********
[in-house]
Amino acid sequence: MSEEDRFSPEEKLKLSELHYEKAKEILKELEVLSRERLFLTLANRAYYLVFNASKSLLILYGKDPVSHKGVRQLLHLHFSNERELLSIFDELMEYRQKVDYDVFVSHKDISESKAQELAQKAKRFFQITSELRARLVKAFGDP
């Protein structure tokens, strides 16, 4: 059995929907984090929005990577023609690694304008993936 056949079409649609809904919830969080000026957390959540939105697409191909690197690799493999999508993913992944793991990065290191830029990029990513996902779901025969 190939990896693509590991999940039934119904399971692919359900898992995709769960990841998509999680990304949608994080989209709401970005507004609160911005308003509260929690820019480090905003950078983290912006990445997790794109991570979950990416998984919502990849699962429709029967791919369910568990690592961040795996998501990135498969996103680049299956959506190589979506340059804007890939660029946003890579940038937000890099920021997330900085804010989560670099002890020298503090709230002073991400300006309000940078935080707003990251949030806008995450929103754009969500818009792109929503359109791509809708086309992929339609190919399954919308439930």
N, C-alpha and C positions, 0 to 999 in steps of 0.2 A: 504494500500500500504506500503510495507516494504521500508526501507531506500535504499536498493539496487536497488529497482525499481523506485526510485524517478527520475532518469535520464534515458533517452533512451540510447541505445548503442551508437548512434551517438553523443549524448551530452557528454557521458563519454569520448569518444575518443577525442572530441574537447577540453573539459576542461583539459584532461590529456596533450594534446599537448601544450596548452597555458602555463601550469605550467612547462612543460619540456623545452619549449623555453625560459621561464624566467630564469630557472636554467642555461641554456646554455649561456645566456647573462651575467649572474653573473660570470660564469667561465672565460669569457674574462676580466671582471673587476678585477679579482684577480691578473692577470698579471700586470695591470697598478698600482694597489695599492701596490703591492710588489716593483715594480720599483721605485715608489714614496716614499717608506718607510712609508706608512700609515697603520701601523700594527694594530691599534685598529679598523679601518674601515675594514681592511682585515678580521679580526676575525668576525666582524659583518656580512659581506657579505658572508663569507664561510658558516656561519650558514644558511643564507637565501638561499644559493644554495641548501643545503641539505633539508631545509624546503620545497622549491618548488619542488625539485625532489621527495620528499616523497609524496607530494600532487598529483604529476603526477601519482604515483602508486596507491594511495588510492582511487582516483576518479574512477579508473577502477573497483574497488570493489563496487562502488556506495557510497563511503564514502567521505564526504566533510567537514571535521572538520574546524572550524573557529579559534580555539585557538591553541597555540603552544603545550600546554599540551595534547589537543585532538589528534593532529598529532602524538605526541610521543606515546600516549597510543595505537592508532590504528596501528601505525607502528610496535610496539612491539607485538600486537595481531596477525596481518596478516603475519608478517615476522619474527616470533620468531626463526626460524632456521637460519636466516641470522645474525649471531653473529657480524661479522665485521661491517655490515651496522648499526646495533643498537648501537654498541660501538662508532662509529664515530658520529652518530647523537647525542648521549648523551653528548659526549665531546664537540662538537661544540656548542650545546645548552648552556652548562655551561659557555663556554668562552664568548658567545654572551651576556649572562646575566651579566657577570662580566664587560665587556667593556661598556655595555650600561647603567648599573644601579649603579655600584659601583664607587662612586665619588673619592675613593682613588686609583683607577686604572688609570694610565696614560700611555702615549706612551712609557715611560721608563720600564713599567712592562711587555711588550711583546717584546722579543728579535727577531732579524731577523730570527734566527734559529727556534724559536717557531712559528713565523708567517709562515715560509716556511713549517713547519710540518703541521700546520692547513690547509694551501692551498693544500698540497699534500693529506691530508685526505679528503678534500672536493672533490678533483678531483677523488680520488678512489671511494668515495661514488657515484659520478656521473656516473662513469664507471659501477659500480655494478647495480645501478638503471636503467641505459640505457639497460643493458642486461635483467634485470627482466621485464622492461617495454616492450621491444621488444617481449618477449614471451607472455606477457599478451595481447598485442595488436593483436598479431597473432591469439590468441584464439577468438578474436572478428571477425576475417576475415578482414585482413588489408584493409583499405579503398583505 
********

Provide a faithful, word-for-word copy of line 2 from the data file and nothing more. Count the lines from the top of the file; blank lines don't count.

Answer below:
Amino acid sequence: MSEEDRFSPEEKLKLSELHYEKAKEILKELEVLSRERLFLTLANRAYYLVFNASKSLLILYGKDPVSHKGVRQLLHLHFSNERELLSIFDELMEYRQKVDYDVFVSHKDISESKAQELAQKAKRFFQITSELRARLVKAFGDP